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Home Depot: A Fixer-Upper Stock

The home improvement chain has retooled--and may be able to outperform despite the struggling housing market.

By Mina Kimes, reporter
Last Updated: February 25, 2009: 2:46 PM ET

NEW YORK (Fortune) -- Wherever the housing market goes, so too does Home Depot. The home improvement retailer's earnings have historically grown or struggled alongside home sales.

Because of that correlation, Home Depot's shares fell on Wednesday after the National Association of Realtors announced that existing home sales tumbled 5.3% in January, their lowest levels since 1997.

Yet despite the mortgage market's malaise, Home Depot (HD, Fortune 500) has managed to gratify investors, outperforming the market in 2008 by dropping just 12%. And on Tuesday, HD's stock jumped 10% after the company reported earnings of $0.19 a share, which beat analyst forecasts of $0.15.

Housing woes

The implosion of the mortgage market has hammered Home Depot, which is the second largest U.S. retailer after Wal-Mart (WMT, Fortune 500). Its quarterly profits have declined for more than two straight years. But the company's latest announcement of earnings suggests that internal cost controls and operational improvements are paying off.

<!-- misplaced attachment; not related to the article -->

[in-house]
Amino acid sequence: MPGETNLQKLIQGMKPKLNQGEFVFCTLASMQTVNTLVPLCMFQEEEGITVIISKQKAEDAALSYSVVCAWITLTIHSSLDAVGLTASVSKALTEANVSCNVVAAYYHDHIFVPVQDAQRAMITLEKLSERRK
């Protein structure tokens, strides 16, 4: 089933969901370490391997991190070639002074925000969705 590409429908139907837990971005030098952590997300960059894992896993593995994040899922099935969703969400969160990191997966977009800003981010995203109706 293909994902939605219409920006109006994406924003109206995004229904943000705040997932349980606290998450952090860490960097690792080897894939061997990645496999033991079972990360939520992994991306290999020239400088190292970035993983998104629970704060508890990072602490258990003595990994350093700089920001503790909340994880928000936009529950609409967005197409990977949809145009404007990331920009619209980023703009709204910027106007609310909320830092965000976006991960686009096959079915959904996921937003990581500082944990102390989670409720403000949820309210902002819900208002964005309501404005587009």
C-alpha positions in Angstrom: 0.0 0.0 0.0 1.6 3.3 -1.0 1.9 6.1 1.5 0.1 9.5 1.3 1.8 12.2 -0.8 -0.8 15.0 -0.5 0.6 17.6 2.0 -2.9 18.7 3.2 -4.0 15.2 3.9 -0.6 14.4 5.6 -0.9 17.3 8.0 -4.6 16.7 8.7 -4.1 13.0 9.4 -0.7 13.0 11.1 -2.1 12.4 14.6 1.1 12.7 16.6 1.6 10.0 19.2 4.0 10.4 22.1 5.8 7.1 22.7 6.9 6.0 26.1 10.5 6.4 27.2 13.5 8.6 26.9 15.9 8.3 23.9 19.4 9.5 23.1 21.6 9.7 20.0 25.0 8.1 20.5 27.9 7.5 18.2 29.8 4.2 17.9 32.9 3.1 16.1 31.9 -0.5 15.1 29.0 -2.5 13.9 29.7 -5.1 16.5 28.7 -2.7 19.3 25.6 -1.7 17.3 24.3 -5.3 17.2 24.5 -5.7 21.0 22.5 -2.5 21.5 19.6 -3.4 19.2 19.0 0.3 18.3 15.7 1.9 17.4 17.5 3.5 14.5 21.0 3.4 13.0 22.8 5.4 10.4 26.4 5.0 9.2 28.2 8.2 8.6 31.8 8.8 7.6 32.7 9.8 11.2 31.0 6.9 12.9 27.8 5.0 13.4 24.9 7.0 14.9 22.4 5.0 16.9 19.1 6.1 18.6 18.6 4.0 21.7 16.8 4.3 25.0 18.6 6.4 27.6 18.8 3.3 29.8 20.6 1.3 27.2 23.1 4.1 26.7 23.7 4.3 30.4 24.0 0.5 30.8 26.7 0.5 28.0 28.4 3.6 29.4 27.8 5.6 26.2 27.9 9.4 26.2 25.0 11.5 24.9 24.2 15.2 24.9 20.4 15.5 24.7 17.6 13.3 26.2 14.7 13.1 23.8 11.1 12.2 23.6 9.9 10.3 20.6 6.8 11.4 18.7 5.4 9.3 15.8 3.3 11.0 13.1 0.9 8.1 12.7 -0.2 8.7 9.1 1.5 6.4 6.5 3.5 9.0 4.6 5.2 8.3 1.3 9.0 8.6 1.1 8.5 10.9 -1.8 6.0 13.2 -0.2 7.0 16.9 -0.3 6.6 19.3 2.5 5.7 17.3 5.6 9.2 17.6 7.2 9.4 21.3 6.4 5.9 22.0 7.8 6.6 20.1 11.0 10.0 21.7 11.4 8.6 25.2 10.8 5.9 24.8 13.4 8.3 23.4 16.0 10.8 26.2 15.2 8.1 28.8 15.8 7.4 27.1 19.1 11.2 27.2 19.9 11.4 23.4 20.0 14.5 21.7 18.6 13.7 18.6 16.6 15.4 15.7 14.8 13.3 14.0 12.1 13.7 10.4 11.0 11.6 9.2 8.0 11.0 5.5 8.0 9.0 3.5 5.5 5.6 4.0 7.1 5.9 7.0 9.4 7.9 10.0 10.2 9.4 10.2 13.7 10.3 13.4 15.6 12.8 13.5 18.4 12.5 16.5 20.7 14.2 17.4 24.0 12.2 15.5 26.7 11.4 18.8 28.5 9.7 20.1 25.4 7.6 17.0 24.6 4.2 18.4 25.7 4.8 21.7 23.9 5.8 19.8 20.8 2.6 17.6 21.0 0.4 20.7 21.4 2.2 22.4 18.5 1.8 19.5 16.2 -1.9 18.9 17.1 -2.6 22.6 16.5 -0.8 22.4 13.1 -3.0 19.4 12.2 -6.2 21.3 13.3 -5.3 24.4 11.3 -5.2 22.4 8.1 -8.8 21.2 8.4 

"Despite the tough sales environment, Home Depot has been doing a very good job of managing expenses," says Michael Lasser, an analyst at Barclays Capital. "That's going to benefit them in 2009."

Lasser says that companies in the home improvement sector went down before the rest of the market, and they're likely to rebound prematurely as well. "Home Depot is an early cycle stock," he says. Lasser thinks its shares will bounce back before the mortgage and stock markets recover.

The canary in the coal mine

The pain started earlier for Home Depot than it did for most retailers because of the company's dependence on the housing market, which began to collapse in 2006. "Historically, Home Depot's sales have been highly correlated to housing turnover--both new and existing sales," says Lasser. "When people move into new homes, they're far more likely to make improvements."